“I know there are some who say, ‘Well, I have given myself to the Lord, but I do not intend to give myself to any church.’ Now, why not? ‘Because I can be a Christian without it.’ Are you quite clear about that? You can be as good a Christian by disobedience to your Lord’s commands as by being obedient? There is a brick. What is it made for? To help build a house. It is of no use for that brick to tell you that it is just as good a brick while it is kicking about on the ground as it would be in the house. It is a good-for-nothing brick. So you rolling-stone Christians, I do not believe that you are answering your purpose. You are living contrary to the life which Christ would have you live, and you are much to blame for the injury you do.” –Charles Spurgeon

I enjoy the above quote from Mr. Spurgeon as practical biblical truth has exposed any intent of the human heart or excuse it attempts to provide concerning the local church. It appears that not much has changed concerning this since the 19th century [or the 1st]. I posed the question, “Are you more comfortable inside or outside the church?” not to pompously prove one point, but to prove many points from one perspective concerning the [religious] affections and desires of the heart to either be with and serve Christ’s people, or not.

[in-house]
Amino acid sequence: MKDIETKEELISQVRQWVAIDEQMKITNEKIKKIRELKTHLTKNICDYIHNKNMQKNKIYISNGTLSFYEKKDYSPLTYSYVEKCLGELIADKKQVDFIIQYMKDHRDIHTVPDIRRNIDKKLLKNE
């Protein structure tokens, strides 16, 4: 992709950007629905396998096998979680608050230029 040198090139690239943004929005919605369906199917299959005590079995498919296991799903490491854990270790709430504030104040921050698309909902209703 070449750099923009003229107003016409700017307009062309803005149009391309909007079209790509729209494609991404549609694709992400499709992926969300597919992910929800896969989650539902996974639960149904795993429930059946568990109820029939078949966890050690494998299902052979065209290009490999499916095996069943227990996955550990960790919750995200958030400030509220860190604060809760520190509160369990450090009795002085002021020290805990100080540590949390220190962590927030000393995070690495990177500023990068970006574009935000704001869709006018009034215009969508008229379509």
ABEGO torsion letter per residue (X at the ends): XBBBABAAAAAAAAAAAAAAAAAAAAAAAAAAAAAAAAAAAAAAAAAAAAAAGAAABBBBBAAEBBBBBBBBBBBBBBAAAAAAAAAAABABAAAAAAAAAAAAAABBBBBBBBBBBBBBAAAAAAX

First, the purpose of the local church must be defined. It may be easier to first define what it is not. The local church is not [necessarily] a building. Its purpose is not to be attended only on Easter Sunday, Christmas or other major holidays. It is not a place to get free coffee or to be treated as a place to ‘hang out’ once a week. When observing and meditating upon the epistles of the Apostle Paul to the churches throughout the Mediterranean world, the purpose of the local church becomes clear. It is to demonstrate and proclaim the Gospel by the gathering of believers in a local body [part of the Body of Christ, which includes every Christian in every nation of all times] to serve and edify one another using the spiritual gifts that God has provided each for the ultimate glory of God [simplistic].